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  High-performance JavaScript DOM programming
  Add Date : 2018-11-21      
  We know, for DOM applications manipulate XML documents and HTML interfaces, operating cost by DOM script is very expensive. There is apt analogy between the DOM and JavaScript (in this case ECMScript) each imagine an island, with a toll bridge connection between them, ECMAScript DOM each time you visit, every way bridge and pay the "toll" DOM access number, the more the higher the cost. Therefore, the recommended approach is to minimize the number of times the bridge, trying to stay in ECMAScript island. We can not do DOM interface, then how can we improve the efficiency of the program?

1, DOM access and modification

Access the DOM element at a price ( "toll" you know), the cost of modifying elements is expensive, because it causes the browser to recalculate the page geometry changes (rearrangements and redraw).

Of course, the worst case is to access or modify elements in a loop, look at the following two pieces of code:

var times = 15000;

// Code1
console.time (1);
for (var i = 0; i < times; i ++) {
  . Document.getElementById ( 'myDiv1') innerHTML + = 'a';
console.timeEnd (1);

// Code2
console.time (2);
var str = '';
for (var i = 0; i < times; i ++) {
  str + = 'a';
document.getElementById ( 'myDiv2') innerHTML = str.;
console.timeEnd (2);
The first run time is actually the second time a thousand times! (Chrome version 44.0.2403.130 m)

1: 2846.700ms
2: 1.046ms
Problems first piece of code that each loop iteration, the element will be accessed twice: once to read the innerHTML value, another rewrite it, that is to say, in each cycle bridge (rearrangement and weight painted in the next one to explain)! The results fully demonstrated that the number of visits DOM, the more the slower speed of the code. Therefore, to reduce the number of DOM access is minimized as much as possible to stay in ECMAScript this side processing.

2, HTML DOM traversing collection &

Another point is the energy operator DOM DOM traversal, we generally collect a set of HTML, such as using getElementsByTagName (), or use document.links like, I think we are not familiar with this. The results are collected in a collection of similar array, it is in a "real-time status" exists in real time, which means that when the underlying document object updates, it will be automatically updated. how to say? For very simple chestnuts:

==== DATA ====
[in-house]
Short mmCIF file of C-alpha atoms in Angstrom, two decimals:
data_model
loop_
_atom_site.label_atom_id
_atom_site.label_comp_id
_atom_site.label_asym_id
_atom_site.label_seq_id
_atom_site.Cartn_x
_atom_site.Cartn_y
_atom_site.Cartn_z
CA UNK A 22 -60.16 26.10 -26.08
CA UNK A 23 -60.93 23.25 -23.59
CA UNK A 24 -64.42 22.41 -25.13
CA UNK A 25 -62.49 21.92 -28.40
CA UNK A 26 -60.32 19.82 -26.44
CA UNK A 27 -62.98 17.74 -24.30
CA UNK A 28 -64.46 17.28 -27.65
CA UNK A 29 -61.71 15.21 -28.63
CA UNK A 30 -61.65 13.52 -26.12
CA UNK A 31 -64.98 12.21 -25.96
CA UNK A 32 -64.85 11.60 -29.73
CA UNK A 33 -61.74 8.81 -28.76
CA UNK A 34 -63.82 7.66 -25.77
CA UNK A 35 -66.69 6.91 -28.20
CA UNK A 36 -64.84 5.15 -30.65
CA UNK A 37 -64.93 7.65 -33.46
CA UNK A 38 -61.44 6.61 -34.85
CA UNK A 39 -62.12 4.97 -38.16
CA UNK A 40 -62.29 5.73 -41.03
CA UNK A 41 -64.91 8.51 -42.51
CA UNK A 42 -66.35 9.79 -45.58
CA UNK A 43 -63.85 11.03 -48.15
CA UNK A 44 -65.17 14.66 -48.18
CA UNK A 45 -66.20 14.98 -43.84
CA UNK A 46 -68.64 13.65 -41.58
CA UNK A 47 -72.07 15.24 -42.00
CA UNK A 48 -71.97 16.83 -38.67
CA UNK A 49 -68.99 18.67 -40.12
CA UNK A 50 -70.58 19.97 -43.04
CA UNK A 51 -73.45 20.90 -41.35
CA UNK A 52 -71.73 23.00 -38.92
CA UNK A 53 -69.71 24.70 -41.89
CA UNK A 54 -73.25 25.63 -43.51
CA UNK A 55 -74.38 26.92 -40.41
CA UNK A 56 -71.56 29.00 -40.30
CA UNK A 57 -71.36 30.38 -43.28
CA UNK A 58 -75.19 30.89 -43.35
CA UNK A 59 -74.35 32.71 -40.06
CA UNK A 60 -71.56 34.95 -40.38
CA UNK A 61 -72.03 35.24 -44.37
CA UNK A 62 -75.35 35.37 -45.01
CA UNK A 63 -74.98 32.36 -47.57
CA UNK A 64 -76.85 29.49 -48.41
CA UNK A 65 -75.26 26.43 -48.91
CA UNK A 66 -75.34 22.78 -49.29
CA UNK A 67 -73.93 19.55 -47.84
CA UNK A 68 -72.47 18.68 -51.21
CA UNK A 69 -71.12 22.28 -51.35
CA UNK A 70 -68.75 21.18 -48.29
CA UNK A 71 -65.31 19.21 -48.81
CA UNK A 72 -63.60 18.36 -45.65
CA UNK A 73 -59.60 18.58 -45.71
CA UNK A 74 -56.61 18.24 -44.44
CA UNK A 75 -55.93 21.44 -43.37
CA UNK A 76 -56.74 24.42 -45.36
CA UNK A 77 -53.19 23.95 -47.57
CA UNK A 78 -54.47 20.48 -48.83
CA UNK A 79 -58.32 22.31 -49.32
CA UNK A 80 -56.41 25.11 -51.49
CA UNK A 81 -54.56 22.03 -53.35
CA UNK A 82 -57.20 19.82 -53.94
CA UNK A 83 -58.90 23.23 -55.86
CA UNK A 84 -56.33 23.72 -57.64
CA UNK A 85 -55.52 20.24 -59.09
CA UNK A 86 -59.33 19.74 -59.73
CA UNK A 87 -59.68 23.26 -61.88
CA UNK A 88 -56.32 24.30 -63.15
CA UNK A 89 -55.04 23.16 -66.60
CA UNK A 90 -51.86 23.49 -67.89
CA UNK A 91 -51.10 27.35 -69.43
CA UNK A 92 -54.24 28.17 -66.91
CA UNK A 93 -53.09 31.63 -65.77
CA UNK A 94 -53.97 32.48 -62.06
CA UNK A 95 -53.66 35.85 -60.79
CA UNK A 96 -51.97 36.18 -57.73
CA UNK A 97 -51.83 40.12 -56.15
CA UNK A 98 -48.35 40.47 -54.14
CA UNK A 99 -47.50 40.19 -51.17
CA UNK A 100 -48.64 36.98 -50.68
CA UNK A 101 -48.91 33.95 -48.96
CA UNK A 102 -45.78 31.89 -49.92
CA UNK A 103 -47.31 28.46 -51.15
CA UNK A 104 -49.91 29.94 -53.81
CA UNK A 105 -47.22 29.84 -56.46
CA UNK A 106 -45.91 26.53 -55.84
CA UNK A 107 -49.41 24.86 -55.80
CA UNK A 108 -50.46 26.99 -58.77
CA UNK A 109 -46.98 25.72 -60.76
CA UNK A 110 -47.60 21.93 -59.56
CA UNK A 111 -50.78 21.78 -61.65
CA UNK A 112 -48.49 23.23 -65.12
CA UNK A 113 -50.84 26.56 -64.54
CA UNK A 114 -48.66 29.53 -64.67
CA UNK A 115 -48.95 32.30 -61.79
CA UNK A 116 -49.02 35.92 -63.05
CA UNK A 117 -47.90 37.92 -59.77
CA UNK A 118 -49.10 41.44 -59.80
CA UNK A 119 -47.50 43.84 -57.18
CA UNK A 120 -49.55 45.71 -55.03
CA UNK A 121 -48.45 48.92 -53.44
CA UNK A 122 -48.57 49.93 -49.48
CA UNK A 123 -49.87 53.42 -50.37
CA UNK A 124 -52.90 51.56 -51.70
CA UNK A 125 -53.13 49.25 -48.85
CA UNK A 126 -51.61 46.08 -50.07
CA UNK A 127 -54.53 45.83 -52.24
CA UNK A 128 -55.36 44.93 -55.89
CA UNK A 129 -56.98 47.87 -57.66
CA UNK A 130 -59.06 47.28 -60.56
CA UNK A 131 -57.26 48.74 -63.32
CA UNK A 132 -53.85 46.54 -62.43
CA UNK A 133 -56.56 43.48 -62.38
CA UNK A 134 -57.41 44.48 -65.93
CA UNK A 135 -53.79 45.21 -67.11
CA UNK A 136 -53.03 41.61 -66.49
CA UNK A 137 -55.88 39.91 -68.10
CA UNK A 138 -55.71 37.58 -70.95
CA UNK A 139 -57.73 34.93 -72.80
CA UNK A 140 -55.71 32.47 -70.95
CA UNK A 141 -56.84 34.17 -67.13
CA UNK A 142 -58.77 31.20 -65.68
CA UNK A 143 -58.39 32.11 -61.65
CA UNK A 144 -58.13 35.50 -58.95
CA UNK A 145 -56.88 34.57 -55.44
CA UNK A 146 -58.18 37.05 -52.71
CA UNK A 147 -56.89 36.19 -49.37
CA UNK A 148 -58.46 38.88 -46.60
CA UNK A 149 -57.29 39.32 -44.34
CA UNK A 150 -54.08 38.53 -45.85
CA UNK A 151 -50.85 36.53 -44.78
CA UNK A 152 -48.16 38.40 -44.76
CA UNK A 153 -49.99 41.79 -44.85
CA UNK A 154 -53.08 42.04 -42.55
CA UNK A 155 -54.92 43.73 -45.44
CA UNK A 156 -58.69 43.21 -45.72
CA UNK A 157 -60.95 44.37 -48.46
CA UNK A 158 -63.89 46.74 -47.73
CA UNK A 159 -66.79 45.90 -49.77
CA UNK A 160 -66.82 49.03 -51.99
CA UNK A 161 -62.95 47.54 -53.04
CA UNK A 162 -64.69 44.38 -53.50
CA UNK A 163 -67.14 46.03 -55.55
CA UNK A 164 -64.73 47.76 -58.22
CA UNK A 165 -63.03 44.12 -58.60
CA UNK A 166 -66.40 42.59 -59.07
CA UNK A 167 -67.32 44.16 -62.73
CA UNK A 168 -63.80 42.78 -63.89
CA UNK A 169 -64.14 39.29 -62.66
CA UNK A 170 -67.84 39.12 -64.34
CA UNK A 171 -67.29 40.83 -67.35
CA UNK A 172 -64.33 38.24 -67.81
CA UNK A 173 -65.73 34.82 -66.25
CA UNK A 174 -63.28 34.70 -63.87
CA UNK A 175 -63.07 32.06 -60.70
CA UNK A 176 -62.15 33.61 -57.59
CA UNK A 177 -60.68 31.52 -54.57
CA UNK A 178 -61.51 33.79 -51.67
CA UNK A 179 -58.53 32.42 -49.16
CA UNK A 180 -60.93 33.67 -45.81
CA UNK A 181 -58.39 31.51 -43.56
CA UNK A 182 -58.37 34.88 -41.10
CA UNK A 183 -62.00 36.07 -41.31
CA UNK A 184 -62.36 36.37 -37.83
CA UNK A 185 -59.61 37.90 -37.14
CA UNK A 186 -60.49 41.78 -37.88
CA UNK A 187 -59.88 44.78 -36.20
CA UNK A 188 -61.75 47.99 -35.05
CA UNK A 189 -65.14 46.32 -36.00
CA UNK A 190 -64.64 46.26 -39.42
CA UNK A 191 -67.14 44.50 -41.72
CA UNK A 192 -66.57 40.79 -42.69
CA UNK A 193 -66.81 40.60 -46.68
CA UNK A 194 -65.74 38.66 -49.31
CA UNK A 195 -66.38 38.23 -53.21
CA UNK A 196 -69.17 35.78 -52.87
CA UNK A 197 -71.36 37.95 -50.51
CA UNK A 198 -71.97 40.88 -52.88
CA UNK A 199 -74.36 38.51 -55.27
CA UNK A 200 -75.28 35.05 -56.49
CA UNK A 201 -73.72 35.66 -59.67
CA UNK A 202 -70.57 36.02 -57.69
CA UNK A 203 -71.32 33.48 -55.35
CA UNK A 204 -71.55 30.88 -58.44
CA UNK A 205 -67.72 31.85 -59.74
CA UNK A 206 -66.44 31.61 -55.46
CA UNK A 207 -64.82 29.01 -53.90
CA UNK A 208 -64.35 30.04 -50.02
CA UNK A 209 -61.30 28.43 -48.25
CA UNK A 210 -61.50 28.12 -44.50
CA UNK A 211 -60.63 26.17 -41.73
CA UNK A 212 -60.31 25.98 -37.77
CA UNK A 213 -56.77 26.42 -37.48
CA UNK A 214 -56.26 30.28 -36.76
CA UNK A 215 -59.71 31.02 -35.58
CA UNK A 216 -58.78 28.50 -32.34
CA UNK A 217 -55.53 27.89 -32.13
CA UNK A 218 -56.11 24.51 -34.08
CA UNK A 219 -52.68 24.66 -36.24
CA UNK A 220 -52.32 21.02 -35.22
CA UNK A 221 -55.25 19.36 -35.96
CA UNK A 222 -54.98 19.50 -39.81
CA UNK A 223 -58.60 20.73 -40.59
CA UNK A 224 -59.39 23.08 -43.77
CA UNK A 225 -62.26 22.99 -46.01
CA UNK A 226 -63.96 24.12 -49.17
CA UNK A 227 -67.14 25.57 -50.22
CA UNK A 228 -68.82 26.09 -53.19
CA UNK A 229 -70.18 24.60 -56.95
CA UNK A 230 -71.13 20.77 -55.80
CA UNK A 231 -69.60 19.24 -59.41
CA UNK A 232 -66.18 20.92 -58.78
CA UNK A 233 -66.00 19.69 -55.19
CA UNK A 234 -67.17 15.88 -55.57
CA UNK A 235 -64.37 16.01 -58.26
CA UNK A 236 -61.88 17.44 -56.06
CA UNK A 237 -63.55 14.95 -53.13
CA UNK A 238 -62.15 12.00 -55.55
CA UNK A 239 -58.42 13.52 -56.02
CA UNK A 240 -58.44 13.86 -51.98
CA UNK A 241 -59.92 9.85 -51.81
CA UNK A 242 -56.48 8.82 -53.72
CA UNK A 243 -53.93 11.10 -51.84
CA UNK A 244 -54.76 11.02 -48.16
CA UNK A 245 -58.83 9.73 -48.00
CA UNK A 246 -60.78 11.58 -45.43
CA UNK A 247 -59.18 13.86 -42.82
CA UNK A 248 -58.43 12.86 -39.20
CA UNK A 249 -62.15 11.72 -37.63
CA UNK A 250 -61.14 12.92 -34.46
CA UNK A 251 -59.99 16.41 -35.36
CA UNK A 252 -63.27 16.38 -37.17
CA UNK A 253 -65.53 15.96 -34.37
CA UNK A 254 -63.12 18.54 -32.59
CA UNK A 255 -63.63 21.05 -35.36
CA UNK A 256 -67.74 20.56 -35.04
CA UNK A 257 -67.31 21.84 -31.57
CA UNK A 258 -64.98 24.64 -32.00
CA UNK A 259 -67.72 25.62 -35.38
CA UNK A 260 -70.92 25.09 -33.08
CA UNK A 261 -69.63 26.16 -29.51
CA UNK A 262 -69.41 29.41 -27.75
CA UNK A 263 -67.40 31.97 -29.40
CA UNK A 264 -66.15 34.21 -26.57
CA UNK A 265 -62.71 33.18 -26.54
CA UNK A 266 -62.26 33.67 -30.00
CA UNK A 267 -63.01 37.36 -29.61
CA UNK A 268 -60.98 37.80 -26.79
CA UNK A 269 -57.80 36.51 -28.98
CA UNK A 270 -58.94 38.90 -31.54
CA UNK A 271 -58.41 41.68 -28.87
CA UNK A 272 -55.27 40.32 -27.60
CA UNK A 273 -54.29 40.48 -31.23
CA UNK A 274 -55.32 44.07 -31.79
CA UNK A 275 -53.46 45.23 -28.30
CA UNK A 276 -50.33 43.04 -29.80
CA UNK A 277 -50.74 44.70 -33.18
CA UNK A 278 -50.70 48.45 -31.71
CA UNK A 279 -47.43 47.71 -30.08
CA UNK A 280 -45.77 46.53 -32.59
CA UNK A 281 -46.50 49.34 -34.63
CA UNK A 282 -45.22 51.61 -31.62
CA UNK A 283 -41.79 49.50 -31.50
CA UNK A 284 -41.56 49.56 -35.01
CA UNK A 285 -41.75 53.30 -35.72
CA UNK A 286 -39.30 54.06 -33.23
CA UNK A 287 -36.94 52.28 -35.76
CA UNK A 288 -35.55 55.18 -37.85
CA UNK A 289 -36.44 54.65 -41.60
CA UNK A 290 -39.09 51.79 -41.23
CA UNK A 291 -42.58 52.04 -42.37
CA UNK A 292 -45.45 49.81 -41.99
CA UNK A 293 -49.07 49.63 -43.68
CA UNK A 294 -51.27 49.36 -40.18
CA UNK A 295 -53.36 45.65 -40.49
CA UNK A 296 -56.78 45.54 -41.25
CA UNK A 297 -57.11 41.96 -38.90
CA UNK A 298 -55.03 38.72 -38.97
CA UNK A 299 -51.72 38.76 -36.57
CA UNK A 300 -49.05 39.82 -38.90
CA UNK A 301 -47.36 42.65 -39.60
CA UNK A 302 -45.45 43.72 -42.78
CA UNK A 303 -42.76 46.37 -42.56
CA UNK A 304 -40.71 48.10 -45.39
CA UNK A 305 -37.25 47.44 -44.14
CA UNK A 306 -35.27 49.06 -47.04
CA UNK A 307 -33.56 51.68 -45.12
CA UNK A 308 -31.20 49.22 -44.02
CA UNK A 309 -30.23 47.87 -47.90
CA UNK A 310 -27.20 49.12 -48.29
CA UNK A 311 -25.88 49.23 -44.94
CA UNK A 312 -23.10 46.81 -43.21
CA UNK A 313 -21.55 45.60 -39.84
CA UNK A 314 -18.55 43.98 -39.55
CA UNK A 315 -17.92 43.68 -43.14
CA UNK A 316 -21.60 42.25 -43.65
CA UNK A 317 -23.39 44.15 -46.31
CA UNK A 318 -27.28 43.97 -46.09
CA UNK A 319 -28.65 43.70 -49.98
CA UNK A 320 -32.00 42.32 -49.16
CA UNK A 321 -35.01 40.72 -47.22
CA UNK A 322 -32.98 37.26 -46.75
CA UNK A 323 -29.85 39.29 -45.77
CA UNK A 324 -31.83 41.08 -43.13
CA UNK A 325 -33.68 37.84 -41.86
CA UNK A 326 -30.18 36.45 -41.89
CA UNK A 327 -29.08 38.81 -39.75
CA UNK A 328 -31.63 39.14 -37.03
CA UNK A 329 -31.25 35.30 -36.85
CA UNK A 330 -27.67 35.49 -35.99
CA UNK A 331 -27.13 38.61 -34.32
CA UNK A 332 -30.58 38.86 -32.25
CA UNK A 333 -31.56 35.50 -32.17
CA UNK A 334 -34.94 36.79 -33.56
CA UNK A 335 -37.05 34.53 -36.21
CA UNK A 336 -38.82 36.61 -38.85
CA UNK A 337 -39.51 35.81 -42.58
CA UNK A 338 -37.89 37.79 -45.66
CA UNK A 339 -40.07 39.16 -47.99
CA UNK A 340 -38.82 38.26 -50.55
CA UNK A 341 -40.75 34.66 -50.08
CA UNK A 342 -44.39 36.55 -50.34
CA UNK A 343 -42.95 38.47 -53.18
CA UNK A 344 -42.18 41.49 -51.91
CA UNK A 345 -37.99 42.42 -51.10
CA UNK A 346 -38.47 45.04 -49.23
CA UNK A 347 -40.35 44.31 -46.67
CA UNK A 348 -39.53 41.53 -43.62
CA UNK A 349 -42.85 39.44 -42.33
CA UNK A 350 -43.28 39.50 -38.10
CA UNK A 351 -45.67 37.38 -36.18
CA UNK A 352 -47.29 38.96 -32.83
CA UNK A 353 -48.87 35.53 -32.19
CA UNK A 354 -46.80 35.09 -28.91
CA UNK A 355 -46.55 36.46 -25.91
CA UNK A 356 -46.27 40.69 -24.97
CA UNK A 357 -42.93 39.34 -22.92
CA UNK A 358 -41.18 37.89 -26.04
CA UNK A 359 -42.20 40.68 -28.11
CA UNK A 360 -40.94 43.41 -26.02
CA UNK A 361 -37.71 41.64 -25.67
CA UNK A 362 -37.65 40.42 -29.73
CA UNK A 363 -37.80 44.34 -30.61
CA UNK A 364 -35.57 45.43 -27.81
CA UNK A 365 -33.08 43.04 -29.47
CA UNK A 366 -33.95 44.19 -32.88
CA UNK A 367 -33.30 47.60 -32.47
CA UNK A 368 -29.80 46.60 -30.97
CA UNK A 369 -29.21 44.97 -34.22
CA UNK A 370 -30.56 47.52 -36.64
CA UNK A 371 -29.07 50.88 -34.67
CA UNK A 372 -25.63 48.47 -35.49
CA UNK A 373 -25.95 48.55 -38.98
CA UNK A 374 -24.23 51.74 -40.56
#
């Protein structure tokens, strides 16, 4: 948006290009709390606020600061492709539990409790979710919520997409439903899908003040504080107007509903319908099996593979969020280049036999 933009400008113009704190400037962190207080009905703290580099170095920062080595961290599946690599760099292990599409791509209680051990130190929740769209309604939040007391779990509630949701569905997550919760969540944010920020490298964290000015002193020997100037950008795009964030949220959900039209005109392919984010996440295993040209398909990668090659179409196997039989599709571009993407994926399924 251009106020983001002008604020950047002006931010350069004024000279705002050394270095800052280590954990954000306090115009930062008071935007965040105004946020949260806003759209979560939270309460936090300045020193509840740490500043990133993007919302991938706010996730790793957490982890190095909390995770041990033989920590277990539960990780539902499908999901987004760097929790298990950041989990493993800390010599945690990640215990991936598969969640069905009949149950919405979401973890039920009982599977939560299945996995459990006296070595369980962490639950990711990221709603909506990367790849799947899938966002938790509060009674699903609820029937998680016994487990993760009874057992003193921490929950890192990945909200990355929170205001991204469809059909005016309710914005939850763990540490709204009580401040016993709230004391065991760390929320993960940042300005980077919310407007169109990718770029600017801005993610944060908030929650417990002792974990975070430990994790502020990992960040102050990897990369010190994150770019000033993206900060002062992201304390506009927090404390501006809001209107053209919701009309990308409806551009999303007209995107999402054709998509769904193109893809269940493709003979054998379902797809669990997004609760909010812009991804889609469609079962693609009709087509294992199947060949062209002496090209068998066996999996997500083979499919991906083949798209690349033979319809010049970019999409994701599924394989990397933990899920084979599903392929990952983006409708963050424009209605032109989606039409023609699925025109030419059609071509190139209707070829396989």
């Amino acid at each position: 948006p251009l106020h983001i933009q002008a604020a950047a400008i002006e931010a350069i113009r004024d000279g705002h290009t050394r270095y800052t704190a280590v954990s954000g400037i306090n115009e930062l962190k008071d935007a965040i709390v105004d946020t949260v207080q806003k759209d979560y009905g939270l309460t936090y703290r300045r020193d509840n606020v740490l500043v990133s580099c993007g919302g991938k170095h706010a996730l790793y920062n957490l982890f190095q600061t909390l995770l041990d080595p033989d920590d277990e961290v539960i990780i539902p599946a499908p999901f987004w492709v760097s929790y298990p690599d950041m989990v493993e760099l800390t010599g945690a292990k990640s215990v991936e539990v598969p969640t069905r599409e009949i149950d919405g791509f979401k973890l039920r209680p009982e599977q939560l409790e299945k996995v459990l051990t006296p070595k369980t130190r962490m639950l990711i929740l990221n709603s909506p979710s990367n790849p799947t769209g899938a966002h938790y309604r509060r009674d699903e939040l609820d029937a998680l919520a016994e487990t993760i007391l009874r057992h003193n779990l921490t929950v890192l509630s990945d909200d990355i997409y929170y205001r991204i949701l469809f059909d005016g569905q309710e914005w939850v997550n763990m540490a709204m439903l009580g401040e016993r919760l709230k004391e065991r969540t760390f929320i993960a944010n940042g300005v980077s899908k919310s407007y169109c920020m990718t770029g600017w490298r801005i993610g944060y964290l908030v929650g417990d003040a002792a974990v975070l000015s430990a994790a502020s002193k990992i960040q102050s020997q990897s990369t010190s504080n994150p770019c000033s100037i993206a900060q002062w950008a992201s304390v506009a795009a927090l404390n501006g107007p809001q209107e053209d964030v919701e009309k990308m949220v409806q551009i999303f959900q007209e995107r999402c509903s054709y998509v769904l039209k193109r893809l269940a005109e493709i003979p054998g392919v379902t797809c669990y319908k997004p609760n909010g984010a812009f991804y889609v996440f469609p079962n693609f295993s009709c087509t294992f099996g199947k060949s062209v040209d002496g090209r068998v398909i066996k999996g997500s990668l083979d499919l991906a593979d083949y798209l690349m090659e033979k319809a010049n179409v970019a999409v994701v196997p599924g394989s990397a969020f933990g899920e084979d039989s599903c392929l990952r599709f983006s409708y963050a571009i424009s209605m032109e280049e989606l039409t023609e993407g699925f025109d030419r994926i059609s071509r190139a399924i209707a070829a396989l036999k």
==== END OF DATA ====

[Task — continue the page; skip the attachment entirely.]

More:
< Body>
  < Ul id = 'fruit'>
    < Li> apple < / li>
    < Li> orange < / li>
    < Li> banana < / li>
  < / Ul>
< / Body>
< Script type = "text / javascript">
  var lis = document.getElementsByTagName ( 'li');
  var peach = document.createElement ( 'li');
  peach.innerHTML = 'peach';
  document.getElementById ( 'fruit') appendChild (peach).;

  console.log (lis.length); // 4
< / Script>
Which is inefficient source! Very simple, with the optimization of the operation of the array as a caching variable length on ok (read a set length than reading a normal array lengh much slower, because every time the query):

console.time (0);
var lis0 = document.getElementsByTagName ( 'li');
var str0 = '';
for (var i = 0; i < lis0.length; i ++) {
  str0 + = lis0 [i] .innerHTML;
console.timeEnd (0);

console.time (1);
var lis1 = document.getElementsByTagName ( 'li');
var str1 = '';
for (var i = 0, len = lis1.length; i < len; i ++) {
  str1 + = lis1 [i] .innerHTML;
console.timeEnd (1);
We look at performance improvement have?

0: 0.974ms
1: 0.664ms
When the length of a large collection of time (demo 1000), performance is still very obvious.

The "High-performance JavaScript" another proposed optimization strategy, it stated that "as through the array faster than iterating over collections, so if the first element in the collection are copied to the array, then access its properties will be faster," tested and did not find this a good law, so it is not superfluous, and test code as follows :( doubt please share with me Discussion)

console.time (1);
var lis1 = document.getElementsByTagName ( 'li');
var str1 = '';
for (var i = 0, len = lis1.length; i < len; i ++) {
  str1 + = lis1 [i] .innerHTML;
console.timeEnd (1);

console.time (2);
var lis2 = document.getElementsByTagName ( 'li');
var a = [];
for (var i = 0, len = lis2.length; i < len; i ++)
  a [i] = lis2 [i];

var str2 = '';
for (var i = 0, len = a.length; i < len; i ++) {
  str2 + = a [i] .innerHTML;
console.timeEnd (2);
Finally, this section two native DOM methods, querySelector () and querySelectorAll (), I believe everyone is familiar with the former returns an array (note that unlike the HTML set the return value will be the same as the dynamic changes), which returns a match the first element. Well, in fact, not all the time, its performance is better than the former set of HTML traversal.

console.time (1);
var lis1 = document.getElementsByTagName ( 'li');
console.timeEnd (1);

console.time (2);
var lis2 = document.querySelectorAll ( 'li');
console.timeEnd (2);

// 1: 0.038ms
// 2: 3.957ms
But because it is similar to CSS selection method, so do the combination choice, enhance efficiency, and convenient. For example, do the following combination of query:

var elements = document.querySelectorAll ( '# menu a');
var elements = document.querySelectorAll ( 'div.warning, div.notice');
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